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Foods for Bright Teeth and a Healthier Smile

Foods for Bright Teeth and a Healthier Smile

Regular brushing and flossing remain your best protection against tooth decay and gum problems. But a tooth-friendly diet can also help keep your smile bright and your gums healthy.

A balanced diet that provides adequate nutrition can help promote healthy teeth. Many nutrients, including vitamin C, vitamin D, calcium and others, are essential to oral health. The food pyramid is your best guide.

Dental Health and Endocarditis Prevention

Endocarditis is a rare, life-threatening inflammation of the lining of the
heart muscle and its valves. It is caused by a bacterial infection. Although it
can occur in anyone, it is much more common in people with certain heart
conditions and in those who’ve had it before. If your risk is high, you can
take steps to lower it.

Read the Dental Health and Endocarditis Prevention article

Along with eating a healthy diet, its smart to limit snacking. The flow of salivacleanses the mouth and teeth, removing cavity-promoting foods. But if you snack all the time, you expose your teeth again and again to foods that can erode enamel, says Anthony M. Iacopino, DMD, PhD, dean of the University of Manitoba Faculty of Dentistry.

The best advice to prevent cavities? Limit your eating to three meals a day, says Iacopino. If you snack, reach for a food thats less likely to cause tooth decay.

What are your best choices? Heres the latest on foods to choose — and foods to avoid — in order to keep your teeth healthy and your smile bright.

Foods to Avoid for Healthy, White Teeth

Sugary drinks: When bacteria in the mouth break down simple sugars, they produce acids. These can erode tooth enamel, creating pits where cavities can form. Sugary drinks, including soft drinks and fruit drinks, consist almost entirely of simple sugars.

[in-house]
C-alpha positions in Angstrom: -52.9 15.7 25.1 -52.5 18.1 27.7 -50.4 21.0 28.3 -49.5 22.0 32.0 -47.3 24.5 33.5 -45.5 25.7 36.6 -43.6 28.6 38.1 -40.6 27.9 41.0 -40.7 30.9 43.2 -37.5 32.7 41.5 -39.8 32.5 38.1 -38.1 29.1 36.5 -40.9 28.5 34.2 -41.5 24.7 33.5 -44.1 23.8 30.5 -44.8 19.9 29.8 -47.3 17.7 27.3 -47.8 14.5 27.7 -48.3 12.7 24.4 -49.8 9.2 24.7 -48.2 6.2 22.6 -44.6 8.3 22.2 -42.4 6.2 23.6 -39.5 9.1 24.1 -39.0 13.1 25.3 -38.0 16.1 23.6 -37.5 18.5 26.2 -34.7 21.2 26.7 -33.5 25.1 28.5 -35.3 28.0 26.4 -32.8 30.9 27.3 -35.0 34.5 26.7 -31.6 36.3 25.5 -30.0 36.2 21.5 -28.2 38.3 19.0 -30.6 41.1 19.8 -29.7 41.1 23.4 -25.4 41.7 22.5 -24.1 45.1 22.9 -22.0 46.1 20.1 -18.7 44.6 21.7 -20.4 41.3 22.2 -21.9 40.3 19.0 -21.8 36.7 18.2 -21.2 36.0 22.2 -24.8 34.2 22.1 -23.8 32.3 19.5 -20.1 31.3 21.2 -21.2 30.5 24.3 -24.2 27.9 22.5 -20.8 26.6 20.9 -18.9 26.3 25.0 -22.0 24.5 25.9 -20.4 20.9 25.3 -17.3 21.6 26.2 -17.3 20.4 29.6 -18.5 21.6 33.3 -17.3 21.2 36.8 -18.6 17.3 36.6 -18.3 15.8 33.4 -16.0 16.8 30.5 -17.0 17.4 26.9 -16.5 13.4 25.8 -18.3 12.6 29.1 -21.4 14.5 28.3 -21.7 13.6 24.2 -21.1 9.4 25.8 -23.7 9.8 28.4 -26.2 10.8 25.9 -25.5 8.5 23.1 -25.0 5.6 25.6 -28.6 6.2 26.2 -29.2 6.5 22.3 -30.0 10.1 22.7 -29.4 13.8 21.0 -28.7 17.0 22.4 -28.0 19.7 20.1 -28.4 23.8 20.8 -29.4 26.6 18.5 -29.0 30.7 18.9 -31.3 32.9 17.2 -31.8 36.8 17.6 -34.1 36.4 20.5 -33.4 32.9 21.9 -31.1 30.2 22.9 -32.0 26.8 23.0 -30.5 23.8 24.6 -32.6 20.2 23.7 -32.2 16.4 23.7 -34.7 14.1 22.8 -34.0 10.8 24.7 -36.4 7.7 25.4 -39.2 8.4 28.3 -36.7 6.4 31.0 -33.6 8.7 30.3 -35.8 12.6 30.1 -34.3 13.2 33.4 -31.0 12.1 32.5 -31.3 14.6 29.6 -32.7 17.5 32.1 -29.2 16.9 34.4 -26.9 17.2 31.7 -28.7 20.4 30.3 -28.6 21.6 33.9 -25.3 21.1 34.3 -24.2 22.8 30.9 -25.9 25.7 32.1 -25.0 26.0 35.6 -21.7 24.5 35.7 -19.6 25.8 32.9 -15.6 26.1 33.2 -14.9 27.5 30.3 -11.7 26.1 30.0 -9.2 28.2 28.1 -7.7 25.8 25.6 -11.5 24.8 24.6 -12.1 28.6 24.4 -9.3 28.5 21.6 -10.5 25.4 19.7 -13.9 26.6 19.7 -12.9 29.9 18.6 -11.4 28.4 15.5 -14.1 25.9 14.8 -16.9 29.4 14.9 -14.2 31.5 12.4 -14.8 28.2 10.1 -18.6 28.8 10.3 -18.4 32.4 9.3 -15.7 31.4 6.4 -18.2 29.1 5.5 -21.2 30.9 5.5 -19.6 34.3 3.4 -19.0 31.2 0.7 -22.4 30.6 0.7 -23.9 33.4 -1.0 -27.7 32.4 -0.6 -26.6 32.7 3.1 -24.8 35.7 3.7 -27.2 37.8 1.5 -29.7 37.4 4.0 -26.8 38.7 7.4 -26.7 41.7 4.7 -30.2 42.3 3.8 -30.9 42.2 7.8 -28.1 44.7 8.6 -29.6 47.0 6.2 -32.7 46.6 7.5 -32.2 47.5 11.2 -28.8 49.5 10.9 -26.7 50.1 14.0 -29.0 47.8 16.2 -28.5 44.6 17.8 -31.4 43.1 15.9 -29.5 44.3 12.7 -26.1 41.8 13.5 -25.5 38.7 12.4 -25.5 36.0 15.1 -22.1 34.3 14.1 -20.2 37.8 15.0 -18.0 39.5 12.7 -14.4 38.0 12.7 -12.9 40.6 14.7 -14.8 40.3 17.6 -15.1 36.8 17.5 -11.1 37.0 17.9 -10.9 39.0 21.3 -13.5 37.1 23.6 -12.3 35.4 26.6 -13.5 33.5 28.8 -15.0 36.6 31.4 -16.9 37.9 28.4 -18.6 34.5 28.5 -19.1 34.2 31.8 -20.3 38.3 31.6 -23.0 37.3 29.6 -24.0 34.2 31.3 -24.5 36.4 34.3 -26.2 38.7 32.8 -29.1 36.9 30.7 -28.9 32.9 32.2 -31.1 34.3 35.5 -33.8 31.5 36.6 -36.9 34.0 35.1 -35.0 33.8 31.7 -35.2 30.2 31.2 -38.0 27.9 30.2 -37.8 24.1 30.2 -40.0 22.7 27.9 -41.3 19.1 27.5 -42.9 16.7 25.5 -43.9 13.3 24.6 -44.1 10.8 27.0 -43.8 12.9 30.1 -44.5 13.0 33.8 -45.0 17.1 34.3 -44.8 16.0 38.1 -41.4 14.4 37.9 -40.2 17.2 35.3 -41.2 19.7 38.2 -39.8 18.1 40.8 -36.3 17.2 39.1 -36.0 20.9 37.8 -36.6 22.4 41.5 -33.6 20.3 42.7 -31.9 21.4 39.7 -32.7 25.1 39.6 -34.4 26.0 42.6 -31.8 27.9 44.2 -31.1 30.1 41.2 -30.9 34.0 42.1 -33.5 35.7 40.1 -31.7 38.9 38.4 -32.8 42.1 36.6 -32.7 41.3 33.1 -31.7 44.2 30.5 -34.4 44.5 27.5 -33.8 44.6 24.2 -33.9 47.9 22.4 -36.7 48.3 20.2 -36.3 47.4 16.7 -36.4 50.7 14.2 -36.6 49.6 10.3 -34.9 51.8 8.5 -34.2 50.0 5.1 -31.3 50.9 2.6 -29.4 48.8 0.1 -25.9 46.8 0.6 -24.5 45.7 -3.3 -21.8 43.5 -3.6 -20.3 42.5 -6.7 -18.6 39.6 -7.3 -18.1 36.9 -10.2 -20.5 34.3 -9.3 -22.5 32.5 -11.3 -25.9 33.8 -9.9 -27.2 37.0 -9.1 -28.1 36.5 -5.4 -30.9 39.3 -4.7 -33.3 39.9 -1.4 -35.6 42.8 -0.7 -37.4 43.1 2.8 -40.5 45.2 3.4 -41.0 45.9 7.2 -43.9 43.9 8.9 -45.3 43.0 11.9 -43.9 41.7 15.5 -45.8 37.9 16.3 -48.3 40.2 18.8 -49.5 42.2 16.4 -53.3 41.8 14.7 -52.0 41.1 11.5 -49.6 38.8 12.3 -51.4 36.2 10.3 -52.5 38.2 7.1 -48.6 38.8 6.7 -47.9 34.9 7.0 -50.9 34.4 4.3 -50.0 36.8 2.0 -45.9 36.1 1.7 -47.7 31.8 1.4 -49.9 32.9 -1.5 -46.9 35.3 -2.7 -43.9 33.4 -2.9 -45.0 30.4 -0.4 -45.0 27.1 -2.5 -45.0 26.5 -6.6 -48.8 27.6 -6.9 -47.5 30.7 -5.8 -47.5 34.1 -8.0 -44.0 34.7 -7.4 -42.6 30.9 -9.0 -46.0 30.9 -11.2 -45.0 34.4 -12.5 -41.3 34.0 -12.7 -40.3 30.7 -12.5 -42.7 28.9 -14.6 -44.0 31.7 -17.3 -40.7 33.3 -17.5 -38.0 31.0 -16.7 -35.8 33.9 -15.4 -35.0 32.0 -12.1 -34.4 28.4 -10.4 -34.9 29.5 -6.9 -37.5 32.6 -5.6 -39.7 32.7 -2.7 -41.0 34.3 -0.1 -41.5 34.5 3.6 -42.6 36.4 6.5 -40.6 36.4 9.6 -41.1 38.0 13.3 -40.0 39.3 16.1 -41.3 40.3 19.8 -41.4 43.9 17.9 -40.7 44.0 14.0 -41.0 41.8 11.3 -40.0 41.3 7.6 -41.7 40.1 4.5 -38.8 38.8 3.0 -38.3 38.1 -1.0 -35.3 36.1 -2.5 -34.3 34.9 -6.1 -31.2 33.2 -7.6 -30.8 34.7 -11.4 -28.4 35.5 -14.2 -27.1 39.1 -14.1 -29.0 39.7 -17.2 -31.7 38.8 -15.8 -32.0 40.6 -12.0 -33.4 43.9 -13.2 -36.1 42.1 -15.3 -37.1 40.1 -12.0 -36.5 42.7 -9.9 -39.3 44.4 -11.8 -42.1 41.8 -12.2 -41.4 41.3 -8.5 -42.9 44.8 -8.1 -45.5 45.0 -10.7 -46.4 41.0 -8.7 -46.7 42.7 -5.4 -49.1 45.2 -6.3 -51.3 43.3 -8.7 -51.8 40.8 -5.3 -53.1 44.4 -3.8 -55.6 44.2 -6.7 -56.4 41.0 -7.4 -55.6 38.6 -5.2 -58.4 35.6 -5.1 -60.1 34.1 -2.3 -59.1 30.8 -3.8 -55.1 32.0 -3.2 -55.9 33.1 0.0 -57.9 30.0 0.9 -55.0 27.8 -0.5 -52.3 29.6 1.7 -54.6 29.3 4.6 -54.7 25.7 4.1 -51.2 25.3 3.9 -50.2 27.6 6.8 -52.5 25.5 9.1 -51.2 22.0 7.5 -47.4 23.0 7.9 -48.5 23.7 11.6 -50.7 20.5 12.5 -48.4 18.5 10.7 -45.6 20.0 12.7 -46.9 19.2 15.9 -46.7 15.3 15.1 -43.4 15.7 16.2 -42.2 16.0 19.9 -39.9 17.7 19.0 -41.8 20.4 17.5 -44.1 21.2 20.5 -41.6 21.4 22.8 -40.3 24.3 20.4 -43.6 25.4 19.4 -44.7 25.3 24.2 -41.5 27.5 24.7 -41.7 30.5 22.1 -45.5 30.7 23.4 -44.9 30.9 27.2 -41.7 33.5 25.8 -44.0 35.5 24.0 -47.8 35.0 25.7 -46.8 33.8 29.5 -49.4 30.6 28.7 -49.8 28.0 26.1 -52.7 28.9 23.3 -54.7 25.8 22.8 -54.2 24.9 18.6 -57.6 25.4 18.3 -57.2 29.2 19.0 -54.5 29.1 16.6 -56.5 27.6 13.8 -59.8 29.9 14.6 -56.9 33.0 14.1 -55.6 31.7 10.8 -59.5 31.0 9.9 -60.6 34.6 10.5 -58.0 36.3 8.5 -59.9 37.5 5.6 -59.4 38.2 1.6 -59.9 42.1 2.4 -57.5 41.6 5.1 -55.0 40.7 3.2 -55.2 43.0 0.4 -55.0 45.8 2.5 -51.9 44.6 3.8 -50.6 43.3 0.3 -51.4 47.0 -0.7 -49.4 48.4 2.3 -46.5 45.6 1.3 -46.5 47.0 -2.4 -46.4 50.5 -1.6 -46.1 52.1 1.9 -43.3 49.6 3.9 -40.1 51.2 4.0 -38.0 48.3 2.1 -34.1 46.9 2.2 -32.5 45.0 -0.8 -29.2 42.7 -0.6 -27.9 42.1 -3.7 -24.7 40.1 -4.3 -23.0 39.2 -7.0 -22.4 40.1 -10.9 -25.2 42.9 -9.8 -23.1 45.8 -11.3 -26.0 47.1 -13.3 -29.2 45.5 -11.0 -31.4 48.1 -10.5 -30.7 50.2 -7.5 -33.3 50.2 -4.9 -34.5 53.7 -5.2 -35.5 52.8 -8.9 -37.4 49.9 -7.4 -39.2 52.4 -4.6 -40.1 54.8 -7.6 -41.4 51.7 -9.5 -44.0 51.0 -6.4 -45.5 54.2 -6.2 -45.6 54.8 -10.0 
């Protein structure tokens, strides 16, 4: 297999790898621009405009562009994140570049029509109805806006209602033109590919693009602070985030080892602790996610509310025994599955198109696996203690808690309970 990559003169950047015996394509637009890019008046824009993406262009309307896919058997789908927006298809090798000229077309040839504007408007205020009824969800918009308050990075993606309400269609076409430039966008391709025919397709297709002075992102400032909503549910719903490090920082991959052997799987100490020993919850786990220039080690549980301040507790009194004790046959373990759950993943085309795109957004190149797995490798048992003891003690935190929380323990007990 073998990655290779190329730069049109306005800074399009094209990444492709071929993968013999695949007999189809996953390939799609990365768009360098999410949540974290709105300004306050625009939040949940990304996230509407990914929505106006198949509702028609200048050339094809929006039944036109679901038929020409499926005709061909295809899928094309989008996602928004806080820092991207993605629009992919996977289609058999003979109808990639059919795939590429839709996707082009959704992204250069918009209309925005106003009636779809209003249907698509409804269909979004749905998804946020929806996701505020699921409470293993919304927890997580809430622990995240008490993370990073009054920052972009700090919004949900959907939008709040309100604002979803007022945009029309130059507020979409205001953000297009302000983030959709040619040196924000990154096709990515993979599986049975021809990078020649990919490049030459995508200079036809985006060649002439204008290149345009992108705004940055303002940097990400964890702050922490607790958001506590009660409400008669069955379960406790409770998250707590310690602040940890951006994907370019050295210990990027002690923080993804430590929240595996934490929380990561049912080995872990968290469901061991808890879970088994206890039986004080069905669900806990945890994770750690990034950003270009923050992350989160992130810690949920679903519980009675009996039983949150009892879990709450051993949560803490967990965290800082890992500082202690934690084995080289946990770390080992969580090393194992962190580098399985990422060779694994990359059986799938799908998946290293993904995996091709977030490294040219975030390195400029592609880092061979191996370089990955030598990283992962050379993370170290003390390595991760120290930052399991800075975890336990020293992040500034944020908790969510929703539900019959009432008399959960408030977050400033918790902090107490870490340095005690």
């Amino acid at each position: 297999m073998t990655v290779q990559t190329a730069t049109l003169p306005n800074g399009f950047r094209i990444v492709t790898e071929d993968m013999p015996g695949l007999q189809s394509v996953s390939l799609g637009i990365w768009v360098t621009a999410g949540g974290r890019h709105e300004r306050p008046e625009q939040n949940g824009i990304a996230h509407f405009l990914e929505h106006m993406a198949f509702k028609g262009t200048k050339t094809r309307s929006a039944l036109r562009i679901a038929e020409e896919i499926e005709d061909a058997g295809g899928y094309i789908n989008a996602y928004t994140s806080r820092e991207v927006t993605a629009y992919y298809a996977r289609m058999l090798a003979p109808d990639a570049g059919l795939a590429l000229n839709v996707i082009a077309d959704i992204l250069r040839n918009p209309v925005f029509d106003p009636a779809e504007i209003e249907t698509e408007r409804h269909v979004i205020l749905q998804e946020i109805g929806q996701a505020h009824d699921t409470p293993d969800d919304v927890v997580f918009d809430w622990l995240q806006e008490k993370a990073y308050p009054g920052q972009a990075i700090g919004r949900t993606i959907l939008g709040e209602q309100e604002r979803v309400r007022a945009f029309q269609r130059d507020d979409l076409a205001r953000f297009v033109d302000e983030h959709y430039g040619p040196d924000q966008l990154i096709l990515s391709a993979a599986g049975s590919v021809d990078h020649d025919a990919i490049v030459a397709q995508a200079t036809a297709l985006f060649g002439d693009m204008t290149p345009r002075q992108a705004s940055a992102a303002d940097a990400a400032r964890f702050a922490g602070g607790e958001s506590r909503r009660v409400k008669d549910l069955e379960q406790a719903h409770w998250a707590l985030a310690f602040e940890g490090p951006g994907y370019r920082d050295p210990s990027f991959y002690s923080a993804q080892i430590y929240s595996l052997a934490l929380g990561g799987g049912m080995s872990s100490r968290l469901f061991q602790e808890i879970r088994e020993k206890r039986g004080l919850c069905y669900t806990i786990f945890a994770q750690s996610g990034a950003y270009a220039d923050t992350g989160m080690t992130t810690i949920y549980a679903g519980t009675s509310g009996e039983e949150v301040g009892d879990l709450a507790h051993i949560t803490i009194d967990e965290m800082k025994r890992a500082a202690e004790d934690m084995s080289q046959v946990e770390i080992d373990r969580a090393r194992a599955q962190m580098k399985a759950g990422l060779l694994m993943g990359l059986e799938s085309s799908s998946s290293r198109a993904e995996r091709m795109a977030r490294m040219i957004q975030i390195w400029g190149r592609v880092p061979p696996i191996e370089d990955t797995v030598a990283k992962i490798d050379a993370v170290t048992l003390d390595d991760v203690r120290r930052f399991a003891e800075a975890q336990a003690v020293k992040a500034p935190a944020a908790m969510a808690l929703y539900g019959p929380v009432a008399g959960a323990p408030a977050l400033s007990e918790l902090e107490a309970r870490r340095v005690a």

Because people tend to sip them, sugared beverages may raise acid levels over a long period of time, says Steven E. Schonfeld, DDS, PhD, a dentist in private practice and spokesperson for the American Dental Association. Carbonated drinks are especially bad for teeth, since carbonation increases acidity. Some studies have singled out sports drinks as the worst offenders for eroding enamel.

Candy and highly-sweetened snacks: Most candies are loaded with sugar, which increases acid levels from bacteria in the mouth. Sticky and gummy candies pose the biggest threat, since they adhere to teeth, making it hard for saliva to wash them away.

Some starchy foods: Starches also raise acid levels from bacteria in the mouth, eroding tooth enamel. Starchy foods include breads, pastas, rice, and potatoes.

The more refined or cooked a starch, the more likely it is to raise acid levels in the mouth. Raw starches in the form of vegetables tend not to endanger tooth enamel.

Sugary breakfast cereals: Foods that contain a mixture of sugar and starch should be avoided. Snacks such as ready-to-eat breakfast cereal, pastries, and many processed foods may be bad for teeth. The combination of starch and sugar is more likely to get stuck in plaque between teeth.

Coffee, tea, and red wine: Sweetened tea or coffee raises acid levels, weakening enamel. And because they are often sipped slowly, acid levels may remain high over a longer period of time, raising the danger. Coffee, tea, and red wine also tend to stain teeth.

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    • 3000 Chapel Hill Road, Suite 104
    • Douglasville, GA. 30135


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